Vesicle fusion is highly sensitive to the spacing between Ca2+ channels and vesicles at release sites (3). It has been calculated that doubling this distance from 25 to 50 nm decreases the release probability threefold (21), and the larger this distance, the more effective the slow synthetic Ca2+ buffer EGTA [ethyleneglycol-bis(β-aminoethyl)-N,N,N′,N′-tetraacetic acid] should become in suppressing release (22). Indeed, after bath application of membrane permeable EGTA-AM (tetraacetoxymethyl ester of EGTA), the reduction of evoked vesicle release was more pronounced at brp mutant than at control NMJs (control, 64.2 ± 13.8%; brp, 16.7 ± 8.8%; n = 6 each; P = 0.026) (Fig. 3C).

The Ca2+-channel subunit Cacophony governs release at Drosophila NMJs (23, 24). By using a fully functional, GFP (green fluorescent protein)–labeled variant (CacGFP) (25), we visualized Ca2+ channels in vivo (26). Consistently, Ca2+ channel expression was severely reduced over the entire NMJ and at synapses lacking BRP (Fig. 3D).

Thus, we conclude that brp mutants suffered from a diminished vesicle release probability due to a decrease in the density of presynaptic Ca2+ channel clusters. It is conceivable that BRP tightly surrounds but is not part of the T-bar structure, contained within the unlabeled center of donuts. BRP may establish a matrix, required for both T-bar assembly as well as the appropriate localization of active zone components including Ca2+ channels, possibly by mediating their integration into a restricted number of active zone slots (27). Related mechanisms might underlie functional impairments of mammalian central synapses lacking active zone components (28) and natural physiological differences between synapse types (17). Electron microscopy has identified regular arrangements at active zones of mammalian CNS (central nervous system) synapses (“particle web”) (29) and frog NMJs (“ribs”) (30), where these structures have also been proposed to organize Ca2+ channel clustering. At calyx of Held synapses, both a fast and a slow component of exocytosis have been described (31). The fast component recovers slowly and is believed to owe its properties to vesicles attached to a matrix tightly associated with Ca2+ channels (32), whereas the slow component recovers faster (31) and is thought to be important for sustaining vesicle release during tetanic stimulation. In agreement with this concept, the absence or impairment of such a matrix at brp synapses has a profound effect on vesicle release at low stimulation frequencies, but this effect subsides as the frequency increases (Fig. 3A). The sustained frequency of mEJCs at brp synapses could be explained if spontaneous fusion events arise from the slow release component (33) or a pathway independent of evoked vesicle fusion (34).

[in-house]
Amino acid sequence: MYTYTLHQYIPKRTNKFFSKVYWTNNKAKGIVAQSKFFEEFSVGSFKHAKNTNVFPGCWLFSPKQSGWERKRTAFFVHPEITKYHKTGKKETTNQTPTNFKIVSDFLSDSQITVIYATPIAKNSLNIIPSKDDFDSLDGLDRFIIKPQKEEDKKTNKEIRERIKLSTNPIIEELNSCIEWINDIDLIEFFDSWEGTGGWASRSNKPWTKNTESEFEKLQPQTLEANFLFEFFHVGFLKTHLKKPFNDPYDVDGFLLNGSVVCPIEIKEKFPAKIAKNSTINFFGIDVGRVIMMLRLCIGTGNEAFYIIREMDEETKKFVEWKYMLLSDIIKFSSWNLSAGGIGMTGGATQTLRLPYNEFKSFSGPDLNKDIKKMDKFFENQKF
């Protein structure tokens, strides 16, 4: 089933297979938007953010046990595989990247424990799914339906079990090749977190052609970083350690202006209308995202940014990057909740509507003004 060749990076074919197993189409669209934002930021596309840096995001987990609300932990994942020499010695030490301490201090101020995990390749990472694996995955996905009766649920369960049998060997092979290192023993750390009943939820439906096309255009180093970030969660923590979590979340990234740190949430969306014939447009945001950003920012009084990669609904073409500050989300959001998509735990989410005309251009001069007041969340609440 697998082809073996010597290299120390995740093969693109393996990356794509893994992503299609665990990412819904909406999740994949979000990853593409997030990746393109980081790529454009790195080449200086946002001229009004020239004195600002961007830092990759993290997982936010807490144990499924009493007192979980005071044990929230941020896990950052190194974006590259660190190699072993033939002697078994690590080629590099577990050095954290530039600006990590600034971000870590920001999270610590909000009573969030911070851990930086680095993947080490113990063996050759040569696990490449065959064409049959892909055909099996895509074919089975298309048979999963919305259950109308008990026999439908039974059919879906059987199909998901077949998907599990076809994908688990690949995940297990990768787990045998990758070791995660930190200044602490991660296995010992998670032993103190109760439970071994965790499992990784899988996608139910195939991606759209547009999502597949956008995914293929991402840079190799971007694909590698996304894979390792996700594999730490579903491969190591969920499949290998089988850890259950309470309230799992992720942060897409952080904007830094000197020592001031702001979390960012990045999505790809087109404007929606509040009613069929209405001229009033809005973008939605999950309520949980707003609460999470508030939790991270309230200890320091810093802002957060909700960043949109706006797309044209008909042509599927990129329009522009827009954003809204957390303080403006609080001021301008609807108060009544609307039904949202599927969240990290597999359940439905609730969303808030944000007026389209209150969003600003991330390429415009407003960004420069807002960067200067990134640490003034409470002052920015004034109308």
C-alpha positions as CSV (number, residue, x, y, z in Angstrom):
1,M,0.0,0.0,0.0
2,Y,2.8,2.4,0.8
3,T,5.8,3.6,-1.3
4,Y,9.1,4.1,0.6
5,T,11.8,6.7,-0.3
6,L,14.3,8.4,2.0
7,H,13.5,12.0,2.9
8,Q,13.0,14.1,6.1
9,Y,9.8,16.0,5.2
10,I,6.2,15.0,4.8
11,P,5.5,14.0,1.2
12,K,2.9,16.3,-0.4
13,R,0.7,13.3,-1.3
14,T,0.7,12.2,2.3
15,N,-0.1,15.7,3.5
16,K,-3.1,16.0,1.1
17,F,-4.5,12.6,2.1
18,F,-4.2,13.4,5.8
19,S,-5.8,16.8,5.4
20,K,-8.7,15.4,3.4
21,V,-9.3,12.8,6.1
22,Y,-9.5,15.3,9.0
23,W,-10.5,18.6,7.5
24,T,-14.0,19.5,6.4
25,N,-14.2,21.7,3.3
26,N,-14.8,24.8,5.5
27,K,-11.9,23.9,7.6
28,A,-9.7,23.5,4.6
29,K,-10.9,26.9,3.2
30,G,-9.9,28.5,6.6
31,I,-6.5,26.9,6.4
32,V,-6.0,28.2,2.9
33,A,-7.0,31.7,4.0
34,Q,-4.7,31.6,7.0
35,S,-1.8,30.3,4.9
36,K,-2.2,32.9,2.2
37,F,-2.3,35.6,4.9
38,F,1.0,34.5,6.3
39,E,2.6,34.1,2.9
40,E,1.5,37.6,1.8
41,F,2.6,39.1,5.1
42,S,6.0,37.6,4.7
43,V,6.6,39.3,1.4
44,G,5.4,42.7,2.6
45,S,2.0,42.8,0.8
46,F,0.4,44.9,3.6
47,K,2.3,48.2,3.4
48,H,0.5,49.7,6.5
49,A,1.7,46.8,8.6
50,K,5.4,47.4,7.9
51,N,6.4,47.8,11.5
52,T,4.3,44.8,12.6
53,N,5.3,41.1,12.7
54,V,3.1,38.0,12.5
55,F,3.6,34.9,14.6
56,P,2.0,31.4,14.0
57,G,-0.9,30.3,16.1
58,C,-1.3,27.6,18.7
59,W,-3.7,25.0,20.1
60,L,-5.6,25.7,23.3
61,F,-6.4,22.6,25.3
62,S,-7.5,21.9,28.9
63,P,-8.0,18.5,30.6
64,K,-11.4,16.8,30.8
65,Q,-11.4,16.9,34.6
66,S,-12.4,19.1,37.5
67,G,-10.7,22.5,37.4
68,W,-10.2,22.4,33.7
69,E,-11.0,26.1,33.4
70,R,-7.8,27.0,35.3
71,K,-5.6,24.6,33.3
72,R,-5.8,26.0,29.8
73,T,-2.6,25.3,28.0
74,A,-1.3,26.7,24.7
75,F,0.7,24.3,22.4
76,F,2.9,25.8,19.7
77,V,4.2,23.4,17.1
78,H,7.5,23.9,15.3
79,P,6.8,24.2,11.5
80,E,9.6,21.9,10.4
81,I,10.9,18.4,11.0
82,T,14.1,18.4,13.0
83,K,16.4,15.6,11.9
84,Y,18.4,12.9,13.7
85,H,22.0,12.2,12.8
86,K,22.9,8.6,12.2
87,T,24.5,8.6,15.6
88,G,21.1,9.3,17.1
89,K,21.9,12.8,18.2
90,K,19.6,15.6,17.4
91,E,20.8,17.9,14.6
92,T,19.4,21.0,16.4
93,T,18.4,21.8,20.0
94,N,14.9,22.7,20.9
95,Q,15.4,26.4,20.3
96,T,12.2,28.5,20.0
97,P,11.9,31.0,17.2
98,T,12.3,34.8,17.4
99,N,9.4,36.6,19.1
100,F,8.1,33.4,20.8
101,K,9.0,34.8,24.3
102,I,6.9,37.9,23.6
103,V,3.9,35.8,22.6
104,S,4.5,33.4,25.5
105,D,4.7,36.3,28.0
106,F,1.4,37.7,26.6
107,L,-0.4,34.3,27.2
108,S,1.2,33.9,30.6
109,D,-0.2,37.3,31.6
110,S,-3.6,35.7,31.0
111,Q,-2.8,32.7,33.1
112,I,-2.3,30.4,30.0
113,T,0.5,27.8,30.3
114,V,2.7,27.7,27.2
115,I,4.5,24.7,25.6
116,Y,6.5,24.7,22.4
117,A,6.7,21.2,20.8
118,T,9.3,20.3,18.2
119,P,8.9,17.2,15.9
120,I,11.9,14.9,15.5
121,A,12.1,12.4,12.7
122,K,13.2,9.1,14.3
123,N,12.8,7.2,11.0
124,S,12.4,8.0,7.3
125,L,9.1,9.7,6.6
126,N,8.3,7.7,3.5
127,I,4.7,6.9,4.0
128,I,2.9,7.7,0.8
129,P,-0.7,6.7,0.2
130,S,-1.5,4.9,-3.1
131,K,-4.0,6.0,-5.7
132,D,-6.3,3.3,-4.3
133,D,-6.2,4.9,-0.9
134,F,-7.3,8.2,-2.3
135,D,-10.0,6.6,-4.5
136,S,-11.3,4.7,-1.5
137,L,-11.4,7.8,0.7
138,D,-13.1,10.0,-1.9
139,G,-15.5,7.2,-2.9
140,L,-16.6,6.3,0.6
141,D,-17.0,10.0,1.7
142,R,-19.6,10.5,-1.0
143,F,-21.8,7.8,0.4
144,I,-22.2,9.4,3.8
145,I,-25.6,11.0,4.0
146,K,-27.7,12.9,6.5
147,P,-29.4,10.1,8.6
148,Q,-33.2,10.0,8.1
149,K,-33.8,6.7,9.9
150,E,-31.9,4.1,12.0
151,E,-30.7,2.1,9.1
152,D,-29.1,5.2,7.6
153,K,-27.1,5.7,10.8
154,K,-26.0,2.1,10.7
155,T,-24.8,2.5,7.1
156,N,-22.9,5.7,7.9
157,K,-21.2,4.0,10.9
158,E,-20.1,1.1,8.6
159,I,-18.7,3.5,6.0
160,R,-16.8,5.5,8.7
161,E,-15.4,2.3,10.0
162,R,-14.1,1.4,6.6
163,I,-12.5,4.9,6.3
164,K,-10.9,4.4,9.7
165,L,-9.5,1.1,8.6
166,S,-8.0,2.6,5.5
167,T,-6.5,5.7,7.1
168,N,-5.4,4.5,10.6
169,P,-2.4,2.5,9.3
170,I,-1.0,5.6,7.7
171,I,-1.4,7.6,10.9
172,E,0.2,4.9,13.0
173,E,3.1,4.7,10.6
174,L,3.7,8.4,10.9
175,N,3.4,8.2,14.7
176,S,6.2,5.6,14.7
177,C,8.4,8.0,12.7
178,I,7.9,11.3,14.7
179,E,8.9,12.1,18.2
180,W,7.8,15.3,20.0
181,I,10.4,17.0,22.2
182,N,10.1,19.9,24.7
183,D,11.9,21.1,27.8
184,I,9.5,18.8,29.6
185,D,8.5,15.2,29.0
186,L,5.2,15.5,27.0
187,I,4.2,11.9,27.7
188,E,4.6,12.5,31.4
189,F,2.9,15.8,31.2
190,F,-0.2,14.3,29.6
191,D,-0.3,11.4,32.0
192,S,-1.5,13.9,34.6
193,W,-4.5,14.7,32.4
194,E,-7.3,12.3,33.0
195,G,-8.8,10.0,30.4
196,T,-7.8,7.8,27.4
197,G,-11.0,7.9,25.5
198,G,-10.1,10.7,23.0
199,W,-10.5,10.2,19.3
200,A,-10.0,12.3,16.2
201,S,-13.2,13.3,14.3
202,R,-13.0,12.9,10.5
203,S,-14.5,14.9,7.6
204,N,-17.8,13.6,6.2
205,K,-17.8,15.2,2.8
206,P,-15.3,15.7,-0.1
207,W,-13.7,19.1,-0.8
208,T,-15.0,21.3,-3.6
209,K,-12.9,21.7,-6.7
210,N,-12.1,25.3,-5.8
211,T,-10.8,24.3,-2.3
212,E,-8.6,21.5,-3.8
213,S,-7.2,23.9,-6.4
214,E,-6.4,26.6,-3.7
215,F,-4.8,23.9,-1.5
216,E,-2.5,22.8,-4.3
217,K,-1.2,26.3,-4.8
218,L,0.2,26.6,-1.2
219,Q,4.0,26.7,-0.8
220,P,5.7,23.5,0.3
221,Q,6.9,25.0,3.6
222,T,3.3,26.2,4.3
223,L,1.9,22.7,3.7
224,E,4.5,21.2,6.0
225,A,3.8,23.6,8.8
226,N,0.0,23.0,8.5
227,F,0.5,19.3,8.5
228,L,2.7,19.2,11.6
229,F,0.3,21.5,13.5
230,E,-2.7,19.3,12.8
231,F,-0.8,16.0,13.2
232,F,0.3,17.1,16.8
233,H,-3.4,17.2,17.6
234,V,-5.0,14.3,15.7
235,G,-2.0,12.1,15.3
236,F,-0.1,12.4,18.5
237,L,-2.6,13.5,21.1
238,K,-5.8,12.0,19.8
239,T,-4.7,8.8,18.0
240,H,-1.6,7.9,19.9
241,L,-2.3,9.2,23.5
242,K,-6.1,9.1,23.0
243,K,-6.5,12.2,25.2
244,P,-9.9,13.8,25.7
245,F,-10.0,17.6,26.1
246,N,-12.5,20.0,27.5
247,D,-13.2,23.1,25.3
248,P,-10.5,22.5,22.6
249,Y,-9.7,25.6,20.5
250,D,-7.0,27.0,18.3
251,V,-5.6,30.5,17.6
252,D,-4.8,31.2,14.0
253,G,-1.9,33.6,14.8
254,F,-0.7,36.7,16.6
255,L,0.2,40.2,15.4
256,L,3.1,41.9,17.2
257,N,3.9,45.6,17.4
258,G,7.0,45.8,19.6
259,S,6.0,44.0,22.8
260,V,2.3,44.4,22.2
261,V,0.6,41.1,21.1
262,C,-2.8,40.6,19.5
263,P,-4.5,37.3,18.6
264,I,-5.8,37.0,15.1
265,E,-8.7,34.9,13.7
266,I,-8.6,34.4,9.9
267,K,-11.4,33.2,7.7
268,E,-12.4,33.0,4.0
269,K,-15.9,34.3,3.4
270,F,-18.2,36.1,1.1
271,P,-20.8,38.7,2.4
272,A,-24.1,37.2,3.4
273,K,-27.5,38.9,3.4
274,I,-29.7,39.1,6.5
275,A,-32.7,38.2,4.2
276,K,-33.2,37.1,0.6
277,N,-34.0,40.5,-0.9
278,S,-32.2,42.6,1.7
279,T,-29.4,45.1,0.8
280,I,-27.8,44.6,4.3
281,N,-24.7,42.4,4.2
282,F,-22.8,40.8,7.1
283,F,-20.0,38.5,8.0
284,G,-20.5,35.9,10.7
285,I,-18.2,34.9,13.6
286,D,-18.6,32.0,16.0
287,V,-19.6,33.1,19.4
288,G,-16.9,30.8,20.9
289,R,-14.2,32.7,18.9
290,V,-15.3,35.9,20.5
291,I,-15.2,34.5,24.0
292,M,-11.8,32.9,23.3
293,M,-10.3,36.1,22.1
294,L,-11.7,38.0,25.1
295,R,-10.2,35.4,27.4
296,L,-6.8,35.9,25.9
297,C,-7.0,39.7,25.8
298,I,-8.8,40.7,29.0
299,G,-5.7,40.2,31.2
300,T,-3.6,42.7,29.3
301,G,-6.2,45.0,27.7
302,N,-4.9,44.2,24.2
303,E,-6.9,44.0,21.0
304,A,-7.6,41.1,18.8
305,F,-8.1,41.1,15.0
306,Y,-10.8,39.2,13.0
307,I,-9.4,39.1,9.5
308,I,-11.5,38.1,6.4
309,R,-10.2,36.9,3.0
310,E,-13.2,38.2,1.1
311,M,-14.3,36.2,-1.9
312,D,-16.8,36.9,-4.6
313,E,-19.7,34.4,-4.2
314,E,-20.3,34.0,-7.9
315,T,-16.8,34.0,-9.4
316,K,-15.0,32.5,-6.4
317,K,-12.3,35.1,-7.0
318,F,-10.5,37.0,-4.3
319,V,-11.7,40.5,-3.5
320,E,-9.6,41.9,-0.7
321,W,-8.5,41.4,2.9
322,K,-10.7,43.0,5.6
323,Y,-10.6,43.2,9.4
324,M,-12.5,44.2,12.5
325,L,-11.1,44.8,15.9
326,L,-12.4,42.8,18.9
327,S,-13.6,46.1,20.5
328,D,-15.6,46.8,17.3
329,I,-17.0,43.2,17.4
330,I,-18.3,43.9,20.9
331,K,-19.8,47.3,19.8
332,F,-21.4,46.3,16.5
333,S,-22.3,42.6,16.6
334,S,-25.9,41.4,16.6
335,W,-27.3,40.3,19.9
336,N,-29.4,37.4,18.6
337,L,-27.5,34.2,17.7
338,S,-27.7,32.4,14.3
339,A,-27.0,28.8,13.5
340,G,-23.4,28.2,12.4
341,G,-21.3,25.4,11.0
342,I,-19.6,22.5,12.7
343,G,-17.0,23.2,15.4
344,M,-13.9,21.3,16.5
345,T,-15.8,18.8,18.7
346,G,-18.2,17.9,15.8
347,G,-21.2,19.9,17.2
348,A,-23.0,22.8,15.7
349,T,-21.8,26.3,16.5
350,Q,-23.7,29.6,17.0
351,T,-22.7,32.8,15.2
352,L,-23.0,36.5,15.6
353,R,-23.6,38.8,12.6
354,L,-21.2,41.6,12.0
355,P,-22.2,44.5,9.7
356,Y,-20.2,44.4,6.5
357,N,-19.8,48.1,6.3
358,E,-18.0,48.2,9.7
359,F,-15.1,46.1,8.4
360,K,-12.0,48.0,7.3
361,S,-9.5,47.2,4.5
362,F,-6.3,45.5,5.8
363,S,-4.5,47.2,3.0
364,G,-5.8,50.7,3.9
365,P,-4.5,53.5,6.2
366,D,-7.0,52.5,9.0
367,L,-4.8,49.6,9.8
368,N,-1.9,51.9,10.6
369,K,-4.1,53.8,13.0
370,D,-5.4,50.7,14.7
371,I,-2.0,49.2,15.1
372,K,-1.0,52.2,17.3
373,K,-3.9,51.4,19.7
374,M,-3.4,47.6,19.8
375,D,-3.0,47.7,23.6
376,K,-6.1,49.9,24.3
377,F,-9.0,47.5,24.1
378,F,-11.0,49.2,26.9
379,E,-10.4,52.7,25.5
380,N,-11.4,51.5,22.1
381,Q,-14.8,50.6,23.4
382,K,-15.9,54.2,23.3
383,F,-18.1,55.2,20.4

Synapses lacking BRP and T-bars exhibited a defective coupling of Ca2+ influx with vesicle fusion, whereas the vesicle availability did not appear rate-limiting under low frequency stimulation. The activity-induced addition of presynaptic dense bodies has been proposed to elevate vesicle release probability (35). Our work supports this hypothesis and suggests an involvement of BRP or related factors in synaptic plasticity by promoting Ca2+ channel clustering at the active zone membrane.

Supporting Online Material

www.sciencemag.org/cgi/content/full/1126308/DC1

Materials and Methods

Figs. S1 to S3

References

References and Notes